In 1946, Pablo Picasso first set foot into the Madoura Pottery studio, and later began a prolific partnership between himself and Georges and Suzanne Ramie, owners of the studio. He approached this ceramic medium with the same inventiveness and imagination he brought to his previous paintings and prints. This would result in the creation of more than 1,000 plates, vases and plaques etc. numbered from editions of 25 to editions of 500 and some unique pieces. Broadly speaking, Picasso ceramics were produced in two methods:
1st: Directly replicating the shape and decoration of an original ceramic piece as closely as possible.
2nd: Engraving the original image into a dry mould which was then transferred to the new clay.
Each piece is certified and authenticated by the markings on the underside or the inside of any Picasso ceramic (also referred to as Picasso Madoura ceramics and Picasso pottery). The most common stamps and inscriptions read Madoura Plein Feu, Edition Picasso, Empreinte Originale de Picasso and Poinçon Original de Picasso. All of which indicate an authentic and limited edition.
Madoura Plein Feu
All Picasso ceramic works from the Madoura studio are engraved with the Madoura Plein Feu stamp. The stamp is a sign of authenticity and all works recognized by the studio are documented by Alain Ramié in the Picasso Catalogue of the Edited Ceramic Works 1947-1971.
Empreinte Originale de Picasso
Empreinte Originale de Picasso literally translates into “original print of Picasso”. This stamp appears on many of the Picasso ceramic pieces and signifies that Picasso created the work by transferring the original image onto new clay. This is the second method of creation from the aforementioned list.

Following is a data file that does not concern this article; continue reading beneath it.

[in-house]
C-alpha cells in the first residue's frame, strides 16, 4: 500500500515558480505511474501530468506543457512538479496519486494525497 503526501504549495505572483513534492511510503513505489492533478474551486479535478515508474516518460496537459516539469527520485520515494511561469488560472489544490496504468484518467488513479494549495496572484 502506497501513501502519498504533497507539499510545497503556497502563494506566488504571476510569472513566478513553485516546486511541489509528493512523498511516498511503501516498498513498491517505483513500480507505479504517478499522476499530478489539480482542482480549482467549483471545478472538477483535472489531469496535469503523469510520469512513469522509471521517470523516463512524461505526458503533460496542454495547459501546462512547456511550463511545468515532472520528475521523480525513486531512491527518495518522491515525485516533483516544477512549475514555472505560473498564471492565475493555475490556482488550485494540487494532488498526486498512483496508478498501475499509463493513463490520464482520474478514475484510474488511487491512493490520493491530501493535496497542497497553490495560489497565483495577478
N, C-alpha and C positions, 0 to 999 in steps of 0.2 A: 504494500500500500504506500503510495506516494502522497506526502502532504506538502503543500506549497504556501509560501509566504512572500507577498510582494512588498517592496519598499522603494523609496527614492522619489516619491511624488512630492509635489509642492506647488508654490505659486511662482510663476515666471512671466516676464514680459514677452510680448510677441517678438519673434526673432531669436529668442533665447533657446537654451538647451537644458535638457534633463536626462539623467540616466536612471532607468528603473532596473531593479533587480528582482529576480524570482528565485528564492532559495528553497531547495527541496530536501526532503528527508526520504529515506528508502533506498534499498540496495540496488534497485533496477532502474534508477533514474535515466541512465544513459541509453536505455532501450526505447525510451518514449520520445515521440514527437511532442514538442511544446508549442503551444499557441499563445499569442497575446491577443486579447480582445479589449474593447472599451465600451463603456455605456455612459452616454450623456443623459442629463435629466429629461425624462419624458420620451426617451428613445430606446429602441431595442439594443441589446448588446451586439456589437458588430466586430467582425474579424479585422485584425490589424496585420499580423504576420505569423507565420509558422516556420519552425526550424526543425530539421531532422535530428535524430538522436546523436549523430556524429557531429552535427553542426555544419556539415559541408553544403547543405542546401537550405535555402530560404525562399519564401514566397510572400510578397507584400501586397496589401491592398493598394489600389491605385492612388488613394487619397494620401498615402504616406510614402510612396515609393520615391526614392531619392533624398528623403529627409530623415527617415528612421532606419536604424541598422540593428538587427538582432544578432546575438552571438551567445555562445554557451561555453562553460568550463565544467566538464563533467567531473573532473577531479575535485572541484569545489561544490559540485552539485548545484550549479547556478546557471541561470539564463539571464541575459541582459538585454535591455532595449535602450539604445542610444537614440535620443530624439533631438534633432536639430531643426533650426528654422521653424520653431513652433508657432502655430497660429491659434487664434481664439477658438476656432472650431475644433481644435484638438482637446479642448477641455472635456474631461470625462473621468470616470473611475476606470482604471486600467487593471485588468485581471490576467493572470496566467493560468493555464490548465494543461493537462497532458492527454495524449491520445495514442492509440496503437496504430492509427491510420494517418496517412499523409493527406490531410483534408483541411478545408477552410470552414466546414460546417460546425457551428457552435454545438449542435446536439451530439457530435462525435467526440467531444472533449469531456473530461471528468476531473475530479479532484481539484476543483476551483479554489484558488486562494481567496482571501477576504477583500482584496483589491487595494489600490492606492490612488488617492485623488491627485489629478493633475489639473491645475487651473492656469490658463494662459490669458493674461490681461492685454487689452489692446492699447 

Poinçon Original de Picasso
Picasso’s later ceramics (A.R. 613-633) will bear the Poinçon original de Picasso stamp. The Poinçon is made by stamping an original Picasso linoleum cut into the clay or terracotta. The last edition in this category was made in 1971. You can see an example from our collection here.
Picasso Ceramic Marking/Stamp - Edition Numbers
Edition numbers oftentimes accompany the stamps. As a general rule, a smaller edition, such as an edition of 25, will be more valuable than larger editions, such as an edition of 500. Moreover, the number within an edition indicates the relative age of a ceramic. Specifically, a work numbered 1/25 was created much earlier than a work numbered 25/25. Although the earlier edition numbers are considered more valuable, they are also more likely to be damaged due to aging.
Knowing and understanding the meaning of Picasso Ceramics markings and stamps is essential to the process of purchasing a Picasso ceramic. To learn more about what to keep in mind when purchasing, check out our guide to collecting Picasso ceramics.
MORE ON PABLO PICASSO:
Check out our collection of Picasso Ceramics
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